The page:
A bit of play with Rust macros

Here are a couple of macros that I wrote up on a slow evening. The first one provides a nice literal way of creating maps, and the second one mimicks Haskell’s list comprehension syntax in a rather crude manner.

My aim originally had been to:

  • have a simple if-then-else structure created in Rust, something like so:
    fn main() {
      let res = if 2 > 3 then "Yes" else "No";
    }
    

    However, this did not appear to be possible with the current macro support in Rust since a fragment of type expr (expression) can be followed only by the following sigils –=> ; ,. So much for that.

  • and secondly, to be able to replicate Haskell’s list comprehension syntax in its entirety, allowing for any possible generator. However, I then realised that Rust’s macro system also did not support actual evaluation of code during expansion like Common Lisp or Scheme/Racket does, even though it does work on the actual AST and not merely text. So out that went through the window as well.

So here’s the first macro demo:

use std::collections::HashMap;

macro_rules! my_map {
    ($($key: expr => $val: expr)*) => {
        {
            let mut map = HashMap::new();

            $(
                map.insert($key, $val);
            )*

          map
        }
    };
}

fn main() {
    let my_map = my_map!{
        1 => "One"
        2 => "Two"
        3 => "Three"
        4 => "Four"
        5 => "Five"
    };

    println!("{:?}", my_map);
}

Nothing fancy here, but you must say that it does look nicer, almost Ruby-esque! Here’s the code run:

Macushla:List_Comprehension_Macro z0ltan$ ./map
{2: "Two", 1: "One", 3: "Three", 5: "Five", 4: "Four"}

And here’s the poor man’s list comprehension that is not only limited in scope, but also entirely inflexible in its syntax (I just couldn’t be bothered tinkering with it for little return):

macro_rules! compr {
    ($id1: ident | $id2: ident <- [$start: expr ; $end: expr] , $cond: expr) => {
        {
            let mut vec = Vec::new();

            for num in $start..$end + 1 {
                if $cond(num) {
                    vec.push(num);
                }
            }

            vec
        }  
    };
}

fn even(x: i32) -> bool {
    x%2 == 0
}

fn odd(x: i32) -> bool {
    x%2 != 0
}

fn main() {
    let evens = compr![x | x <- [1;10], even];
    println!("{:?}", evens);

    let odds = compr![y | y <- [1;10], odd];
    println!("{:?}", odds);
}

As you can see, the ident fragments are completely for show, I cannot use .. in the generator (again due to restrictions on what can follow a expr fragment), and the guards don’t even check against the supposed identifier that’s supposed to be collecting the results into the final list/vector! Anyway, here’s the code run output:

Macushla:List_Comprehension_Macro z0ltan$ rustc list_compr.rs
Macushla:List_Comprehension_Macro z0ltan$ ./list_compr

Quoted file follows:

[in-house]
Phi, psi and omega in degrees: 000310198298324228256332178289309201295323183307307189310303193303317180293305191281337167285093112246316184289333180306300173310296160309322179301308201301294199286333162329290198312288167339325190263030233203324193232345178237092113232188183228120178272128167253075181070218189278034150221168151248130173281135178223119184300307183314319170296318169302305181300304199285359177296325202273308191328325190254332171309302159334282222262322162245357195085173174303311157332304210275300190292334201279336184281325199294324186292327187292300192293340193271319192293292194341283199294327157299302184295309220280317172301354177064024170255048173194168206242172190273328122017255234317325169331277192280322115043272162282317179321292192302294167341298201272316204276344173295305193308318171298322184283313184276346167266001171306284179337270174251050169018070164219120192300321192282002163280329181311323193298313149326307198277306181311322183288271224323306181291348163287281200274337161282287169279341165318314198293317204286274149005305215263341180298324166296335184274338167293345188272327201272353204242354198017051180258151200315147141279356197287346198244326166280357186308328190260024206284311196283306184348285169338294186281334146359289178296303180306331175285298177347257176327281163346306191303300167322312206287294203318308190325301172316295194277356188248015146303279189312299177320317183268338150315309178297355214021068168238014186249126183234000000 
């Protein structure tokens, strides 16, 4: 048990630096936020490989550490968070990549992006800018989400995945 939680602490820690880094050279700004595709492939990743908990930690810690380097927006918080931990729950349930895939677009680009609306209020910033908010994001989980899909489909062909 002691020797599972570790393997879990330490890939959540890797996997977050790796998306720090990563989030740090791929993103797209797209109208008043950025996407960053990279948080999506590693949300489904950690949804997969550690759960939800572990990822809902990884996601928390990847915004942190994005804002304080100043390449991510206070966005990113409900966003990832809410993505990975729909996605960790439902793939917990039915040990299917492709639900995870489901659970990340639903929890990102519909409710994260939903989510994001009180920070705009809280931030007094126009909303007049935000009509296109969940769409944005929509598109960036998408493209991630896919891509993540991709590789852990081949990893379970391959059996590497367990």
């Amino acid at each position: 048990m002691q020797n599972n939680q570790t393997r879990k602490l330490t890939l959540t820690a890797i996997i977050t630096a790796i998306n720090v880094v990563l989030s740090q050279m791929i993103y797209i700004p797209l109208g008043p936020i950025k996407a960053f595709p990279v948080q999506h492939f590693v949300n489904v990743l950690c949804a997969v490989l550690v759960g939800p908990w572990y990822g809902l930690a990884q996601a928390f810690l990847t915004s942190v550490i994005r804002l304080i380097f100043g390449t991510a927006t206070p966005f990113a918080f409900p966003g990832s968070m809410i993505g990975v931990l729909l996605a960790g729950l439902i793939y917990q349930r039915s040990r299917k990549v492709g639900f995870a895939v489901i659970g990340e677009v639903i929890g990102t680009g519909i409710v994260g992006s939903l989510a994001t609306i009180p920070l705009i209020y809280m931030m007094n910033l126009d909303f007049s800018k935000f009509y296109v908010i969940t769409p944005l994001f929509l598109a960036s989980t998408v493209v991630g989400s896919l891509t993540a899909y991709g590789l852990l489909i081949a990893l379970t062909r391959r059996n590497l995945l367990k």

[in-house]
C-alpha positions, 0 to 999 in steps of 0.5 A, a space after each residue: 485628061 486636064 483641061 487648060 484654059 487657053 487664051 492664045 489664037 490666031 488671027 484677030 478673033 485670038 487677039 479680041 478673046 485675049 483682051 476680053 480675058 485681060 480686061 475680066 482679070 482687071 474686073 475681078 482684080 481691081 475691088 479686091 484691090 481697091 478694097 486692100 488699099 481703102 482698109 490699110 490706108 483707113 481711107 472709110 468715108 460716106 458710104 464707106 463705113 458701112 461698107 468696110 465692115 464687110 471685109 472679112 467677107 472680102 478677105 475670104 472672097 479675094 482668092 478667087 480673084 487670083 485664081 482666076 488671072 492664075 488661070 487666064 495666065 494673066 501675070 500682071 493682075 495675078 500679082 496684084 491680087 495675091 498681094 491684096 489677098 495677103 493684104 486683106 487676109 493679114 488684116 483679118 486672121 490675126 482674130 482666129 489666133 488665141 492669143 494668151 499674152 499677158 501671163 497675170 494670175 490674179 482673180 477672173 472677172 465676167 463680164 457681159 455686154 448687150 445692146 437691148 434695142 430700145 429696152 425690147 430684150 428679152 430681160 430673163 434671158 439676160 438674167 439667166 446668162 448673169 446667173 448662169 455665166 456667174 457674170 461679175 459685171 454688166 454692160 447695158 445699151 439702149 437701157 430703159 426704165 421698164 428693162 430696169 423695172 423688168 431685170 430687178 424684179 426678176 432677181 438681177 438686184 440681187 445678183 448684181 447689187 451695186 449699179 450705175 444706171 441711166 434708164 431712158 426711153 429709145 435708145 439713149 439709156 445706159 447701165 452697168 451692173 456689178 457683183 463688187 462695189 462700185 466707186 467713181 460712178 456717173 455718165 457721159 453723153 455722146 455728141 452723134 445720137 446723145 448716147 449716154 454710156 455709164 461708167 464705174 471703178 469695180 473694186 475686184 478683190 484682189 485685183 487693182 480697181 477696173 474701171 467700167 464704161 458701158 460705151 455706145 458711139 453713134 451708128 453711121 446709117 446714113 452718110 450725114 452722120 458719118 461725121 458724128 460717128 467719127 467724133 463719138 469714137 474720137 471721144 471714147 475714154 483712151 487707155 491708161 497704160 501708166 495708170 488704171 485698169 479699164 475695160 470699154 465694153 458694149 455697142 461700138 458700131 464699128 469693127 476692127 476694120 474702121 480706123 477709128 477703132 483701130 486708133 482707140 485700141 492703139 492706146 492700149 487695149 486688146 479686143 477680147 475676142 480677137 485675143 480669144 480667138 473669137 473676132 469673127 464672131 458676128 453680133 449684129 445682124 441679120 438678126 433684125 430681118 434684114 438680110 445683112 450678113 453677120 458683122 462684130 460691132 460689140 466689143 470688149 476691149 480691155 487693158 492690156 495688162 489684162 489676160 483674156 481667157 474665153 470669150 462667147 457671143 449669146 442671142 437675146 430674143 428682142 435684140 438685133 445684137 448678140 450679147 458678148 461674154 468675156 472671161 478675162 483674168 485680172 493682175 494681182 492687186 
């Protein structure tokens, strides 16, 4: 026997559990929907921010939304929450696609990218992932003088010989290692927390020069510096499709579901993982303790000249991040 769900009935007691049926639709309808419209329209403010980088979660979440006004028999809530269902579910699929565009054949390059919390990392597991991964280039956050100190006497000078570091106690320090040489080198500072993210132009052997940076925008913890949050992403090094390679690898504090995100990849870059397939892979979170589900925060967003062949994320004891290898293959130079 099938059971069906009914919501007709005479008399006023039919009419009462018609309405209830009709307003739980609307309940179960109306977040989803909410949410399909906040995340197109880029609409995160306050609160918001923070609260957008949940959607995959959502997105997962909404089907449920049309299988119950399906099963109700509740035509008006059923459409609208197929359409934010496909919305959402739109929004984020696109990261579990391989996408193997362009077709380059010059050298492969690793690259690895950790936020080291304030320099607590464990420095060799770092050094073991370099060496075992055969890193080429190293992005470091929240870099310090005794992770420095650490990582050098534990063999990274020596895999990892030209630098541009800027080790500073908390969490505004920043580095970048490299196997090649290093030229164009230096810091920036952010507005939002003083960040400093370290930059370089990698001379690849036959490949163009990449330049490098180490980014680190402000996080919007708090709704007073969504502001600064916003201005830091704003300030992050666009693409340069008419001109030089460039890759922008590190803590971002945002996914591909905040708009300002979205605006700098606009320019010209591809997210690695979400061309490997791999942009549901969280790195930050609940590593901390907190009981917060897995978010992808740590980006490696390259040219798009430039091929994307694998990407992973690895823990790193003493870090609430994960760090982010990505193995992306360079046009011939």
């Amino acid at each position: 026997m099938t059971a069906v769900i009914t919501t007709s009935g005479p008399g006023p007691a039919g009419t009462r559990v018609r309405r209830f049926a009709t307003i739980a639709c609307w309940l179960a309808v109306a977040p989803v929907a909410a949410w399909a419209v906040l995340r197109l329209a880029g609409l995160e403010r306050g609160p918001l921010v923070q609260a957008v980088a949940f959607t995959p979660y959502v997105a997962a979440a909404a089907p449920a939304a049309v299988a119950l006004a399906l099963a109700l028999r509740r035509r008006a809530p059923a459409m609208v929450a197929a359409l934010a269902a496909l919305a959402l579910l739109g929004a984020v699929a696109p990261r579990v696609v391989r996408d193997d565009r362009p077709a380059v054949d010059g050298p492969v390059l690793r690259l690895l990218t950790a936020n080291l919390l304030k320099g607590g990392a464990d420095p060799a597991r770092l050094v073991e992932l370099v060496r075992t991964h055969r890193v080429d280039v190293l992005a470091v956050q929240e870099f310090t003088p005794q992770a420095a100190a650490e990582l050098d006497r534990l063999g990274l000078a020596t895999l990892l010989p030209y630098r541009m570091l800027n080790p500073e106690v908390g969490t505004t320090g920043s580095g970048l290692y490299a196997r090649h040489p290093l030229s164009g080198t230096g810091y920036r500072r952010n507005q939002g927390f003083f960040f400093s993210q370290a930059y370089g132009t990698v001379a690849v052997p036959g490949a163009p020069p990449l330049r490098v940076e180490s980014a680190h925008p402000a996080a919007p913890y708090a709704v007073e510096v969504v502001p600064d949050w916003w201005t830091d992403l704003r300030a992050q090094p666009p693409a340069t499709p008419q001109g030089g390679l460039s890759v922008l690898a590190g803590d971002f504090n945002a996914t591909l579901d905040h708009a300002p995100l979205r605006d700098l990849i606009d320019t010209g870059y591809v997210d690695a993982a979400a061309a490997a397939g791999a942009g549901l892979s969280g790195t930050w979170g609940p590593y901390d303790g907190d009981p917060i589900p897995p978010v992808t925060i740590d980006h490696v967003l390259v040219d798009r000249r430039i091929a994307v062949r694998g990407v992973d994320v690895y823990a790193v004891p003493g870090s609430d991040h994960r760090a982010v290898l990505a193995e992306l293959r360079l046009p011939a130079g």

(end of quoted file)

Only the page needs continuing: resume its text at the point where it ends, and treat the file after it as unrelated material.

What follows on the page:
[2, 4, 6, 8, 10]
[1, 3, 5, 7, 9]

Not too shabby, eh? In all seriousness though, while Rust’s macros are a big improvement over the debacle that is C’s macro system, the surface similarities to Racket’s powerful macro system ends right there – on the surface. As it stands now, there are far too many restrictions on the macro system for it to be considered a viable way of extending the syntax of the language, or even creating new languages (as in the Racket world).

EDIT: The list comprehension macro can actually be improved by using tt for the start and end of the range – this also allows .. to be used much in the Haskell way. Moreover, now we can actually simulate the exact Haskell syntax (for this very specific case, of course), and also make use of the identS as well.

Here’s the new code, but I’m keeping the old code up to remind myself that I can be a doddering idiot at times!

Updated macro:

macro_rules! compr {
    ($id1:ident | $id2:ident <- [$start:tt..$end:tt] , $cond:tt $id3:ident) => {
        {
            let mut vec = Vec::new();
 
            for $id1 in $start..$end + 1 {
                if $cond($id3) {
                    vec.push($id2);
                }
            }
 
            vec
        }  
    };
}
 
fn even(x: i32) -> bool {
    x%2 == 0
}
 
fn odd(x: i32) -> bool {
    x%2 != 0
}
 
fn main() {
    let evens = compr![x | x <- [1..10], even x];
    println!("{:?}", evens);
 
    let odds = compr![y | y <- [1..10], odd y];
    println!("{:?}", odds);
}

And a run just to make sure it’s working:

Macushla:List_Comprehension_Macro z0ltan$ rustc list_compr.rs
Macushla:List_Comprehension_Macro z0ltan$ ./list_compr
[2, 4, 6, 8, 10]
[1, 3, 5, 7, 9]

That’s much better!

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A bit of play with Rust macros

A small vector initialisation macro in Rust

Learning Rust’s macros was almost a sort of déjà vu for me. It is remarkably similar to the new-fangled macro system used in Racket. In the first place, Racket macros are themselves quite different (syntactically and semantically) from Common Lisp macros (which I love, but I have to admit that Racket macros are much more user-friendly), and so it was quite surprising to see Rust’s macro-rules! are almost identical to Racket’s syntax-rules, including the Pattern Matching, and of course, hygiene.